Legal Hotline: Campus police blotter

  • Oct 13, 2016

Melissa Melewsky, Media Law Counsel

Q:  Our newspaper covers one of the state system public universities, and we regularly report about crime on campus.  The campus police chief has started to redact names of students arrested on campus from campus police logs, citing FERPA, and claiming that campus police are an arm of the university that can’t release student-specific education records. Can they do that?

 A:  No. FERPA does not apply to campus law enforcement records, and the RTKL requires public access to campus police blotter information.

The Family Educational Rights and Privacy Act (FERPA), 23 U.S. §1232, et seq, applies to educational institutions like the Pa State System of Higher Education (PASSHE) universities, and other primary and secondary schools that receive federal funding.  The law prohibits schools from disclosing student-specific education records without consent of the student or parents, if the student is a minor. The law defines “education records” as records “directly related to a student;” and maintained by an educational agency or institution. 

However, this definition does not reach all records held by a school, because Congress expressly excluded several types of information from the definition of “education records.”  Section 1232(g)(4)(b)(2) of FERPA expressly excludes “records maintained by a law enforcement unit of the educational agency or institution that were created by that law enforcement unit for the purpose of law enforcement” from the definition of “education record.”

As a result, records created by campus police documenting arrests or citations made on campus are not education records under FERPA, and FERPA does not permit campus police to make redactions or withhold information. 

Moreover, Pennsylvania’s Right to Know Law (RTKL) applies to all PASSHE schools, and as such, the campus police department is required to provide access to public records in its possession. The RTKL expressly requires public access to police blotters maintained by campus police. See section 708(b)(16).    Police blotters are defined by 18 Pa.C.S. § 9102 as a "chronological listing of arrests, usually documented contemporaneous with the incident, which may include, but is not limited to, the name and address of the individual charged and the alleged offenses."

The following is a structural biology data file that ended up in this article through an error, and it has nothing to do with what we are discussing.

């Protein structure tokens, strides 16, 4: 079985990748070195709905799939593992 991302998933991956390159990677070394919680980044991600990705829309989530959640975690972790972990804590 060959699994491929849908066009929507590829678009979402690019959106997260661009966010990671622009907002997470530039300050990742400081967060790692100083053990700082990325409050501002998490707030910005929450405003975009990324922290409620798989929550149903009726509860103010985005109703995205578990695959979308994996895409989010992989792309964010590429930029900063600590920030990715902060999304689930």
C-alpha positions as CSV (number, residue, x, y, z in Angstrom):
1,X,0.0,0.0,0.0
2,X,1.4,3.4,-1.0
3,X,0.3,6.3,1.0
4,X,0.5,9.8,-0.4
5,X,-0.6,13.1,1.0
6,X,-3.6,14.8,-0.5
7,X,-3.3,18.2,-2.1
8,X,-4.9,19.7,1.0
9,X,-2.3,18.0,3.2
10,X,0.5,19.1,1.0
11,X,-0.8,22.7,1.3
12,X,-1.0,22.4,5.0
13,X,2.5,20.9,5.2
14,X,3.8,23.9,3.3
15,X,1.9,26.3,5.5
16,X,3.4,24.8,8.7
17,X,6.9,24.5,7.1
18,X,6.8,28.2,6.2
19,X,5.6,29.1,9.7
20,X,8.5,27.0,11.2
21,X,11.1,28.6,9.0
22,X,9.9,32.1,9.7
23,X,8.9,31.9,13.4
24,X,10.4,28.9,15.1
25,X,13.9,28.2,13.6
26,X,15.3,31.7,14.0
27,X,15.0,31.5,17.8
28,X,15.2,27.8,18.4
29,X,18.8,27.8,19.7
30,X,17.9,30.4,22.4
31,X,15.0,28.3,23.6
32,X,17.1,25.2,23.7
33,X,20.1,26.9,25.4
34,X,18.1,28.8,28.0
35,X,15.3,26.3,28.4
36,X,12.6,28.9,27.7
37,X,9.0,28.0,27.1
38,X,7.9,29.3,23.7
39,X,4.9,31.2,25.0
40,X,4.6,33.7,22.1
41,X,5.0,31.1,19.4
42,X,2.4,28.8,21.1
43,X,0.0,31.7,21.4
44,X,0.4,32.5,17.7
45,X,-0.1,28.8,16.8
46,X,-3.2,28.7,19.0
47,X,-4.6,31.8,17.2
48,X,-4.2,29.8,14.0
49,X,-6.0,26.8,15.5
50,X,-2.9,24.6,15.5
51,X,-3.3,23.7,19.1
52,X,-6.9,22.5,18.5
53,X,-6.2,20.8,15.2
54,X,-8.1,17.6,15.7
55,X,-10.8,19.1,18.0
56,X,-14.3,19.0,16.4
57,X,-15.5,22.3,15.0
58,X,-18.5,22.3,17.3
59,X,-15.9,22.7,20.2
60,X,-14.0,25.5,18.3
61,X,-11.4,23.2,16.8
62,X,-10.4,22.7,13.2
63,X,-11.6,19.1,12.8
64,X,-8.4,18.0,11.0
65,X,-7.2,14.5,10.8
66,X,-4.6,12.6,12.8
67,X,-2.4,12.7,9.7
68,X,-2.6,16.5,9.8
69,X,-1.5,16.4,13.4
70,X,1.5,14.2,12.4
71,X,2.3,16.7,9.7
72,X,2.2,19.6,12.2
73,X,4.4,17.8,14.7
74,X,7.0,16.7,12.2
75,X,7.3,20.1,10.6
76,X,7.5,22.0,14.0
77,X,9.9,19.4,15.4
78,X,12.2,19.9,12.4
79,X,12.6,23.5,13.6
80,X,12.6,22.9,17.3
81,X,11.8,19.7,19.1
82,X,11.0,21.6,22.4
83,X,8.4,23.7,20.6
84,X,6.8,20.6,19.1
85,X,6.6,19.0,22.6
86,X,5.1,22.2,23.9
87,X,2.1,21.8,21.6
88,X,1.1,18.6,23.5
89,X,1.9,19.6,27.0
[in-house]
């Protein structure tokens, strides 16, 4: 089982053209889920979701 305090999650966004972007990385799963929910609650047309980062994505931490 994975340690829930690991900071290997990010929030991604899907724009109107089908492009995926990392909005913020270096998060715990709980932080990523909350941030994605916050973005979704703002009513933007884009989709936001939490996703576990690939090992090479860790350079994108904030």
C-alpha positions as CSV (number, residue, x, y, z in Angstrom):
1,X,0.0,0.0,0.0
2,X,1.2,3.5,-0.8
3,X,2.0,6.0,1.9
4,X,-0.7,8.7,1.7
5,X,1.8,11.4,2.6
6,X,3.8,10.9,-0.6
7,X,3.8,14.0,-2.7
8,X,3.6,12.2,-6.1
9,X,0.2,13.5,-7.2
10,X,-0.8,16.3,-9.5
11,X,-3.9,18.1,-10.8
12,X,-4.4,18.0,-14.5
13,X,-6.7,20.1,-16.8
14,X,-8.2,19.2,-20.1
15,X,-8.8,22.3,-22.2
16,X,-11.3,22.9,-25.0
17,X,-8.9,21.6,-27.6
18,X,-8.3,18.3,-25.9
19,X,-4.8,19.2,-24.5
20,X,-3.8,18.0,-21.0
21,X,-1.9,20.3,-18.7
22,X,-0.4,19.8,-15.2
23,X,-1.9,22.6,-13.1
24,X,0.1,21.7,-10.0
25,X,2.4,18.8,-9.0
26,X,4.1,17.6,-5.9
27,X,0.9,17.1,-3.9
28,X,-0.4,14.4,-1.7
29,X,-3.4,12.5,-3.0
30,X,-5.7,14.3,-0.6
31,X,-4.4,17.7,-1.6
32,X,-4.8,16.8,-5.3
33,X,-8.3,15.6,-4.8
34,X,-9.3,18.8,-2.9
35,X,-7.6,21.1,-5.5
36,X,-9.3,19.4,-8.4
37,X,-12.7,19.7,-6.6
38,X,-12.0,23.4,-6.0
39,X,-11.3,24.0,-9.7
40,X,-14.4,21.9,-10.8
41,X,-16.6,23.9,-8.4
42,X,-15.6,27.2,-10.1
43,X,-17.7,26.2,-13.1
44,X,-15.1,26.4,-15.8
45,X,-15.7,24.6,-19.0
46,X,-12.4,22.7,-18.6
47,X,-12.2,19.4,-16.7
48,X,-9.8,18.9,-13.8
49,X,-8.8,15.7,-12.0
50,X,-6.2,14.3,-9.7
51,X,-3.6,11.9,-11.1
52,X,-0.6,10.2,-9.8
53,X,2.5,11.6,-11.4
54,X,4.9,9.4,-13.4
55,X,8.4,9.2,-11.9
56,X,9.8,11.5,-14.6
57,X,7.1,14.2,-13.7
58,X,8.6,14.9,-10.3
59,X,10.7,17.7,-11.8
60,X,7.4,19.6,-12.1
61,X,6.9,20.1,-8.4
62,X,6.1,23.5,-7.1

Finally, federal law requires colleges and universities to provide access to information about crime on campus.  The Jeanne Clery Disclosure of Campus Security Policy and Campus Crime Statistics Act, 20 USC § 1092(f), also known as the Clery Act, applies to all educational institutions that receive federal funding, and requires these institutions  to maintain a public crime log that includes the nature, date, time, and general location of each crime and its disposition, if the disposition is known. This information must be entered into the school’s Clery log within two business days, which is publicly accessible during the school’s normal business hours.  Records required to be provided under the Clery Act are in addition to any records required to be provided under the RTKL, and Clery Act logs do not take the place of public records like police blotters.

As always, this is not intended to be, nor should it be construed as, legal advice.  Please contact your private attorney or the PNA Legal Hotline at (717) 703-3080 with questions.

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